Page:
FORTUNE -- The turnaround of Africa’s economy gets a lot of attention. Yet, despite a gradual evolution in thinking, many investors and philanthropists still miss two important points about how and why Africa is succeeding: African-led entrepreneurship is growing rapidly and needs to be encouraged further; and long-term capital commitments that build economic prosperity and social wealth should not be a niche asset class—they should be the heart of all investing in Africa.
I have called this development approach “Africapitalism,” and its adoption as the driving force of African development is an urgent matter, not just for Africa, but for the world.
Africa’s workforce will soon be the largest in the world. According to McKinsey & Company, by 2040, Africa will be home to one in five of the planet’s young people and a working population of 1.1 billion people. Many believe this “demographic dividend” can fuel Africa’s economic competitiveness, but it could also pose a huge global burden if that potential is squandered.
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Decades of charity work and tens of billions of dollars have failed to create economic self-sufficiency. And while investors have finally opened their eyes to the potential for making money in Africa (GDP growth is on par with the much-touted BRICs countries; equity returns are strong; and combined consumer spending exceeds that of Russia or India), they have yet to fully commit to the idea that concurrently creating social wealth is one of the best ways of ensuring the success of their investment.
I believe this africapitalist business model drove the success of United Bank for Africa (UBA), which started with the acquisition of a failed institution and a vision for democratizing Nigeria’s banking sector. UBA became a leading pan-African institution because it created much-needed financial infrastructure, opened channels of commerce, and met tremendous untapped demand among “unbanked” and ignored consumers—all the while, creating jobs, wealth and substantial investment returns.
In agriculture, Africa has substantial underutilized arable land. Yet we are a net food importer with chronic food security issues. Rather than looking to charity for solutions, we should see this as an opportunity for African-led entrepreneurship to solve problems. For this reason, Transnational Corporation of Nigeria recently commissioned a fruit juice concentrate processing plant in Benue State, Nigeria, where previously 60% of the fruit crop rotted on the ground for lack of storage and processing capacity. Such downstream private sector investment can create employment, boost farmers’ productivity and profitability, conserve foreign exchange, provide food security, and open new consumer markets domestically.
These cases demonstrate, as do many others, that Africans know where development is needed and can take the lead in executing on those goals. For their part, African governments are helping by stepping aside and letting entrepreneurs do their beneficial work, with governments doing the work that only they can do: providing a stable, transparent, fair environment in which businesses can thrive.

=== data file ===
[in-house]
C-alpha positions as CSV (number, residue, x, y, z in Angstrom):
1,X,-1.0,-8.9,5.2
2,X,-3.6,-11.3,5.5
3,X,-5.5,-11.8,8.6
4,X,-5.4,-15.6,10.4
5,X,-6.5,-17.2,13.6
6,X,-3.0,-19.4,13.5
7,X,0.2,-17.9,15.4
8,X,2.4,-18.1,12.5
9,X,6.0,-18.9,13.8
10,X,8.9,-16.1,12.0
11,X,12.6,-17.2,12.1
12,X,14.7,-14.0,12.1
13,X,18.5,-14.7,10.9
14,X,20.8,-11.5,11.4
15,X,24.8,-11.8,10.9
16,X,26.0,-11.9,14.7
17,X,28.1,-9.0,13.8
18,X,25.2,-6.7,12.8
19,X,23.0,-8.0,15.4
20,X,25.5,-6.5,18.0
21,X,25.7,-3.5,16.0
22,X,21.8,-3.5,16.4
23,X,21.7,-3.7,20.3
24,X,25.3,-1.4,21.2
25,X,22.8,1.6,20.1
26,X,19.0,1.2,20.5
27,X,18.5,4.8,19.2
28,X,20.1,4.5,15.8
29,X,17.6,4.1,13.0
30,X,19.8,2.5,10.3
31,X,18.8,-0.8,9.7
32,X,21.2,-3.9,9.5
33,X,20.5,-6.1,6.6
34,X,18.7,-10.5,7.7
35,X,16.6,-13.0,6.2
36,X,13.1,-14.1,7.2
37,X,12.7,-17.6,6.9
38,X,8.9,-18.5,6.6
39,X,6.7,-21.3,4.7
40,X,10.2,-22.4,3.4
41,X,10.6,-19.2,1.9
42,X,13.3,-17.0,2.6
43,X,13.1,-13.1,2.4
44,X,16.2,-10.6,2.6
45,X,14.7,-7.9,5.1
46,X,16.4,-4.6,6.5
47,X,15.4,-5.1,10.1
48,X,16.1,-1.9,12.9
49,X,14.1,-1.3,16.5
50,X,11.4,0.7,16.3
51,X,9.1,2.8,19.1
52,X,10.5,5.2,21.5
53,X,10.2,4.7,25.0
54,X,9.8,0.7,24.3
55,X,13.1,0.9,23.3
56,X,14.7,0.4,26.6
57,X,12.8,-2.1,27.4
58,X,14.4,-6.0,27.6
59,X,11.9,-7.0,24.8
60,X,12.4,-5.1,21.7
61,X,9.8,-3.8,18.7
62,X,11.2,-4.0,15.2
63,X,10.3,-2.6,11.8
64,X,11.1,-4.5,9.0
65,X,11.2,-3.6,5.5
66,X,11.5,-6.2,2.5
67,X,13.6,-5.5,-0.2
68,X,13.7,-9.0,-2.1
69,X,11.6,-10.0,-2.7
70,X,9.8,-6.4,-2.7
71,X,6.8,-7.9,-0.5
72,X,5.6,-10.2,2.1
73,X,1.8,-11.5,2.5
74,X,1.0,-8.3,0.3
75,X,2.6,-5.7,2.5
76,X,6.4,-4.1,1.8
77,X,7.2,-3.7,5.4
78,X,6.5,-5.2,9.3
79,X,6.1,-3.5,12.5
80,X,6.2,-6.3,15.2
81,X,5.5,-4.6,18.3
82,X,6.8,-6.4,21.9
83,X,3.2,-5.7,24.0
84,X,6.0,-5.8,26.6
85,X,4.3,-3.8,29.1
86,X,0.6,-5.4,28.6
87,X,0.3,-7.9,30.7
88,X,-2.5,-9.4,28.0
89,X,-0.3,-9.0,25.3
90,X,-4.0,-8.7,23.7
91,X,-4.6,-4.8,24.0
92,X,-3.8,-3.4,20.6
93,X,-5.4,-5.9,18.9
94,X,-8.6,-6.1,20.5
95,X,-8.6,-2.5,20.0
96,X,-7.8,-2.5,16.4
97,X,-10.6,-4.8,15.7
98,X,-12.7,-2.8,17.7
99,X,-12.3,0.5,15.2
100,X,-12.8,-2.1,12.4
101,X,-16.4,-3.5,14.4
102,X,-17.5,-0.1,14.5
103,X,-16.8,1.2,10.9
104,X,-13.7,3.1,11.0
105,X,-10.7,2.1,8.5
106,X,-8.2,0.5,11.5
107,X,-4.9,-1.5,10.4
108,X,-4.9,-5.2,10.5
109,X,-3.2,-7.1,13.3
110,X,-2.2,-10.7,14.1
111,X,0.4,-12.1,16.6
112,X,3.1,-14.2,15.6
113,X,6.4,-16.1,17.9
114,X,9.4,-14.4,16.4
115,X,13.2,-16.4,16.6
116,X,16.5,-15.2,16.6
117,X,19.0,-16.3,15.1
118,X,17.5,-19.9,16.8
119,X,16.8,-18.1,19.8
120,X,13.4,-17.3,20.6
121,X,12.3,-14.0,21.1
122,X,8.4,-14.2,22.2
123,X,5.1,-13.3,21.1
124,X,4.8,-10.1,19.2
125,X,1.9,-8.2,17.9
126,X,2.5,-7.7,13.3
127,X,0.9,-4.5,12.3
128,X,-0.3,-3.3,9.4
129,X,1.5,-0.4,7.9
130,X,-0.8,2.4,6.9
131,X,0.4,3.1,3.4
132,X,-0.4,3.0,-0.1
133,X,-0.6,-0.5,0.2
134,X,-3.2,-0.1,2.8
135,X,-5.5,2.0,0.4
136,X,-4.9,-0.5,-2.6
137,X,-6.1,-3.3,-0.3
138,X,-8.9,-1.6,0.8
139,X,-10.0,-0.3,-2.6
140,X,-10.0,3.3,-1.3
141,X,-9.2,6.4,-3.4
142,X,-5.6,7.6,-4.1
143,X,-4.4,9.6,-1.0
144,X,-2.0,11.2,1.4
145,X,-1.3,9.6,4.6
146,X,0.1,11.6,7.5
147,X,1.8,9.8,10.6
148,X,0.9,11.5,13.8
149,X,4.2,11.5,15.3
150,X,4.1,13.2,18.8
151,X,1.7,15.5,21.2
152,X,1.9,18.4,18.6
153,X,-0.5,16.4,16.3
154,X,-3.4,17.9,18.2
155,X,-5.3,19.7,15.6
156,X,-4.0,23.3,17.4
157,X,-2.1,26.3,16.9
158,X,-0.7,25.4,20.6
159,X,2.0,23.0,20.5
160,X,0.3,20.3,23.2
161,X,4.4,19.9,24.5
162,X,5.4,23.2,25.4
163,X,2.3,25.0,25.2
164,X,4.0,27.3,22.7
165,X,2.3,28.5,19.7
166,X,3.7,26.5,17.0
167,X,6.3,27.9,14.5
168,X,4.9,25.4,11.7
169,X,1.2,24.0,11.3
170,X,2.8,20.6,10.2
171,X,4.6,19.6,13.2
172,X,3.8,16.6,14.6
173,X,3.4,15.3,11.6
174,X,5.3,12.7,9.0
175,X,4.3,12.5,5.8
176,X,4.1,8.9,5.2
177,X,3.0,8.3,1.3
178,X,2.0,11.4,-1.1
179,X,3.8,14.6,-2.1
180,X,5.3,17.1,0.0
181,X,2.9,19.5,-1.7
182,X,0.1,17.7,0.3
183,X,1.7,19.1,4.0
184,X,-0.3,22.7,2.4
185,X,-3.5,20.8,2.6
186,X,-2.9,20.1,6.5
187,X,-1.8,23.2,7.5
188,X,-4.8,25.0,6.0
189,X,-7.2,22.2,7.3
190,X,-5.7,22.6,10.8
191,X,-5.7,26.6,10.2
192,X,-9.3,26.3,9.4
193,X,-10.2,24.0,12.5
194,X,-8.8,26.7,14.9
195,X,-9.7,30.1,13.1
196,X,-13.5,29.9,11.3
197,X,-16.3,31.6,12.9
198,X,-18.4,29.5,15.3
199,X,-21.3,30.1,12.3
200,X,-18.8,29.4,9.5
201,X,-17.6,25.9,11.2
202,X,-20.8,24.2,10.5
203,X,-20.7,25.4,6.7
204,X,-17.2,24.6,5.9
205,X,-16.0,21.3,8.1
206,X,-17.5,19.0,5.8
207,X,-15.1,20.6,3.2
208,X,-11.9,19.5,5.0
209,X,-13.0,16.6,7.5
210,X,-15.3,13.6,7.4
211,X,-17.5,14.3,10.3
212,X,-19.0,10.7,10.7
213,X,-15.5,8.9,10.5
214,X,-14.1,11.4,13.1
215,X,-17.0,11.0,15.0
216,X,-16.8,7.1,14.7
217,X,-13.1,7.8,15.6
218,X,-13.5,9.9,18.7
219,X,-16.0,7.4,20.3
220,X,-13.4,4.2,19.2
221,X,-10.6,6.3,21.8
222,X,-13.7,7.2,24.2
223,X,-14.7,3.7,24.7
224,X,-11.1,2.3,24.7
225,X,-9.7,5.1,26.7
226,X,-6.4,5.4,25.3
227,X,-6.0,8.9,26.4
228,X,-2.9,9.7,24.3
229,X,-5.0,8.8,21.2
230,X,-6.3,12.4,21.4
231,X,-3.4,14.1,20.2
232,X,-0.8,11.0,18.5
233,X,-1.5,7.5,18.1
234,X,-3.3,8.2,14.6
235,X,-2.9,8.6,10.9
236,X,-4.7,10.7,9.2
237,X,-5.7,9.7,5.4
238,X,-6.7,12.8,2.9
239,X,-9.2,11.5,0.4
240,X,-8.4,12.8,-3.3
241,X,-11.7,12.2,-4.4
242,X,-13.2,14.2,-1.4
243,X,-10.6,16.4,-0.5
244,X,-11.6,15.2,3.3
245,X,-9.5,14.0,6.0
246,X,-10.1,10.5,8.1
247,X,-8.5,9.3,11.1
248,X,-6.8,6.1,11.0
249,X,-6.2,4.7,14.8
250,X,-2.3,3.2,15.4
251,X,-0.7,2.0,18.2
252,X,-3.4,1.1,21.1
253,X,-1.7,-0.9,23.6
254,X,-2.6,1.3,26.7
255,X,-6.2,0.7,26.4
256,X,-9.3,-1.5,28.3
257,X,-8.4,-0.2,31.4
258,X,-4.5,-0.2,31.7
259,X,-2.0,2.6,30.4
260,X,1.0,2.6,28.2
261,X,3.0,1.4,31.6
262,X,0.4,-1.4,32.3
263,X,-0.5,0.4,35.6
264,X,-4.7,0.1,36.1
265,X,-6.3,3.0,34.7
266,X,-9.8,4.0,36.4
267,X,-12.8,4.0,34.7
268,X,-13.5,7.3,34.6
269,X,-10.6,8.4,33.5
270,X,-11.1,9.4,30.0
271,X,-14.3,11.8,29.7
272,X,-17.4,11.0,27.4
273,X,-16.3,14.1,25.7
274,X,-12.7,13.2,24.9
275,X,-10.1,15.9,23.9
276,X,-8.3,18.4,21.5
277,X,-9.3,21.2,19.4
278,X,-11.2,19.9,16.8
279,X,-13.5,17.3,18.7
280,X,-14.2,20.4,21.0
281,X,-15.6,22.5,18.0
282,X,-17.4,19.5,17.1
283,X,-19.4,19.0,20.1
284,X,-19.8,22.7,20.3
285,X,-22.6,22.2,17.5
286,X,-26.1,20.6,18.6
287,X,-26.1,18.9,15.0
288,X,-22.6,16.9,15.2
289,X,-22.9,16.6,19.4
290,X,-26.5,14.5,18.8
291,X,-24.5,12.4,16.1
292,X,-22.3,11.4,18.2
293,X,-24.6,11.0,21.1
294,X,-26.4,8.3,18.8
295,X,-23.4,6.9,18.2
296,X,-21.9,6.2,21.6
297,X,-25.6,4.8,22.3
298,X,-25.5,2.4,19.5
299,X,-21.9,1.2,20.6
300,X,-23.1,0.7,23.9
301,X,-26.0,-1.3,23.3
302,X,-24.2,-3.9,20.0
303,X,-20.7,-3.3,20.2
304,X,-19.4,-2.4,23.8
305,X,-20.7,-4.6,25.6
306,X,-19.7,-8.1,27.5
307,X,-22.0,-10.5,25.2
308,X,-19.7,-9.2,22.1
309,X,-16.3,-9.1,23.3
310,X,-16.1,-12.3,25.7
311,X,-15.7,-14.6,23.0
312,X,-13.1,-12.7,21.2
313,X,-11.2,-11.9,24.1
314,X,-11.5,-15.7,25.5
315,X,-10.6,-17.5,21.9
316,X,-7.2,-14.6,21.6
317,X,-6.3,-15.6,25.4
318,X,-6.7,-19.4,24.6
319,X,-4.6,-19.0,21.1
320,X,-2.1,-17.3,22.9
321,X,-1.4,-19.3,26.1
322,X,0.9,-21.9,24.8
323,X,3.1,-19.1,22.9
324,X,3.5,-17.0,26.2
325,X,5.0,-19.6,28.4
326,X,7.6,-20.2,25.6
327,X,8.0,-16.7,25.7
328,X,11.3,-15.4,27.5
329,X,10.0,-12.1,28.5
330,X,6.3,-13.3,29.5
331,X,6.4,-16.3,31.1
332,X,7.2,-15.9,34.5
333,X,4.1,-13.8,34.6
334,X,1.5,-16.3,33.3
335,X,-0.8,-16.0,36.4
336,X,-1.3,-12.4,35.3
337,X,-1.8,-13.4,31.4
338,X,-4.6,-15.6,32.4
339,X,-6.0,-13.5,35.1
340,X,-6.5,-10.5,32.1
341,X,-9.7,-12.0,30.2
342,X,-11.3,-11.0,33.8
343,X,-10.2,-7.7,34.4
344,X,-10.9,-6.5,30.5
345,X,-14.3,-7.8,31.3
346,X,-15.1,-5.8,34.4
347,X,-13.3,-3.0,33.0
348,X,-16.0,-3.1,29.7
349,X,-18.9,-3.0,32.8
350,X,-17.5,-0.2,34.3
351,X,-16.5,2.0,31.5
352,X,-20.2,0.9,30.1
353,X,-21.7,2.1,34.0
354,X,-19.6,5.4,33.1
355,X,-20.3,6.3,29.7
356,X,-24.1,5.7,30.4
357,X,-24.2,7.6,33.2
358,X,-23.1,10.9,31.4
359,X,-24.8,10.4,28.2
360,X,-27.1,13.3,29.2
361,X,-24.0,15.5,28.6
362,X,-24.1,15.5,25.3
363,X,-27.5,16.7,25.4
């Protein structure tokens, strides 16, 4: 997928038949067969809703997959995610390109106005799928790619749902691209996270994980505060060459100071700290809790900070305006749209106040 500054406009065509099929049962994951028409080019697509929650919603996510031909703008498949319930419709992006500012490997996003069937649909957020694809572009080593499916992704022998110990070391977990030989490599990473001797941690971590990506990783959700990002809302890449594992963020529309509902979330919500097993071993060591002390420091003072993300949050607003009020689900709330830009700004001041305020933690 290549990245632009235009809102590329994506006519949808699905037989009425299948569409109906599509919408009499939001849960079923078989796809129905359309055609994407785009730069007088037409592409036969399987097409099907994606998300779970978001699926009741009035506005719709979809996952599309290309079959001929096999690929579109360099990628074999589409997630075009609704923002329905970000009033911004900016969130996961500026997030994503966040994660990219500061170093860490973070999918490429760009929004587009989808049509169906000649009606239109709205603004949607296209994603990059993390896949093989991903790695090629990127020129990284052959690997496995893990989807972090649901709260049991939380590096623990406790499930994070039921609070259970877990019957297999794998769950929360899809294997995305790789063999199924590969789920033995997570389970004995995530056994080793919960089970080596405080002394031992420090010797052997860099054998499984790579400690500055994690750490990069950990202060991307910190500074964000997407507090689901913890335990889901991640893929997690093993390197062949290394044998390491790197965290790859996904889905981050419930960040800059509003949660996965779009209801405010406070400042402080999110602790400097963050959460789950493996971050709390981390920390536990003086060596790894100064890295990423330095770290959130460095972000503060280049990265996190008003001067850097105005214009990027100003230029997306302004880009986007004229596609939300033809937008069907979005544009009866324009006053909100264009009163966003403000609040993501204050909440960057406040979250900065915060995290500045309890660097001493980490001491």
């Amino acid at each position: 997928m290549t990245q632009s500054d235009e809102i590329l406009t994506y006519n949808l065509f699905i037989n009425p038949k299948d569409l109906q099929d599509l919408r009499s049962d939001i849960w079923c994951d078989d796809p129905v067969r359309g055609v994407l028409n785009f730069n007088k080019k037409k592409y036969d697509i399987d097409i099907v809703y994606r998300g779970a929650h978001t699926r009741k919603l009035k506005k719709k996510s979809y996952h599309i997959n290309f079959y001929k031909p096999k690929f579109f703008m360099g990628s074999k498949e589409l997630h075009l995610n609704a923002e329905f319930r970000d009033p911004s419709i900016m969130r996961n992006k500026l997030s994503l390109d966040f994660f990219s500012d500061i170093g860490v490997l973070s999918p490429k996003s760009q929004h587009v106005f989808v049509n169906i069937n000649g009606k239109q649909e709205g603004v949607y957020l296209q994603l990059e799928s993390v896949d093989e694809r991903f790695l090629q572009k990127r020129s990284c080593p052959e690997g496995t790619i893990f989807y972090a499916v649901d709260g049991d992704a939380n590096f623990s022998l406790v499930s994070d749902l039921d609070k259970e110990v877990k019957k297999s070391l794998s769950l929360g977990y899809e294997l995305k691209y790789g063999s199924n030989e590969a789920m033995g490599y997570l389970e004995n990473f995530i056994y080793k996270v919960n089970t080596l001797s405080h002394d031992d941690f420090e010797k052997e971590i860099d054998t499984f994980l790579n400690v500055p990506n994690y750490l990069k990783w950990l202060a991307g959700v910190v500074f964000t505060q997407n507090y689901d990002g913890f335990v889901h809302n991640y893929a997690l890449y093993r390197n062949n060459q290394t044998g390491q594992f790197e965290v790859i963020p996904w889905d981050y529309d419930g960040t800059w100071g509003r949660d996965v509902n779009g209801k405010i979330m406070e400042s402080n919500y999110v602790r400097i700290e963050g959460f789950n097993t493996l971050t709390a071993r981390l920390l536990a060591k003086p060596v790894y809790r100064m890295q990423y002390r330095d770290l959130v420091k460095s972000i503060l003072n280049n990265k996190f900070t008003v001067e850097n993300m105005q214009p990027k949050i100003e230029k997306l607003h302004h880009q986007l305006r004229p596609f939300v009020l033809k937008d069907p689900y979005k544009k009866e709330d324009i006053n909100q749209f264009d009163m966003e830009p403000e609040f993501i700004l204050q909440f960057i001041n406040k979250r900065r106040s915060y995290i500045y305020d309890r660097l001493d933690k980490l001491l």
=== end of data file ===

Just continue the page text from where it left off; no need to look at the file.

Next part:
More philanthropists need to sharpen their focus on Africa’s competitive economic advantage, human capital, and private sector growth. Investors, both in Africa and abroad, need to realize that short-term investments focused on wealth extraction now put them at a competitive disadvantage. In the “new” Africa, economic winners solve problems and create shared value, generating sustainable growth and significant returns. By shifting development toward these approaches, Africa has the potential to leapfrog other emerging markets in industrial capital development, as it is doing in IT services, mobile telephony, mobile payments, and financial services.
I recently heard an American airline was considering building a hub for intra-African travel... in Spain. Why Spain, when Africans can do the job just as well, at the same time creating jobs and customers for the company’s product in Africa? African entrepreneurs need to step up and lead the way, and foreign investors must be ready to be African-led—all investors need to think long term, and seek social as well as economic gains.
During a recent week I was the keynote speaker at three venues in Washington D.C. – the World Bank President’s Philanthropy Advisory Council, the International Finance Corporation, and the Global Philanthropy Forum. At each one I was asked, in one way or another, what advice I might have about Africa for U.S. and global investors. My answer: embrace the opportunity and the urgency of Africapitalism.
Tony O. Elumelu is the chairman of Heirs Holdings and founder of The Tony Elumelu Foundation, an African-based philanthropy committed to enhancing the competitiveness and growth of Africa’s private sector; he is the former Group CEO of United Bank for Africa, and current Chairman of Transcorp.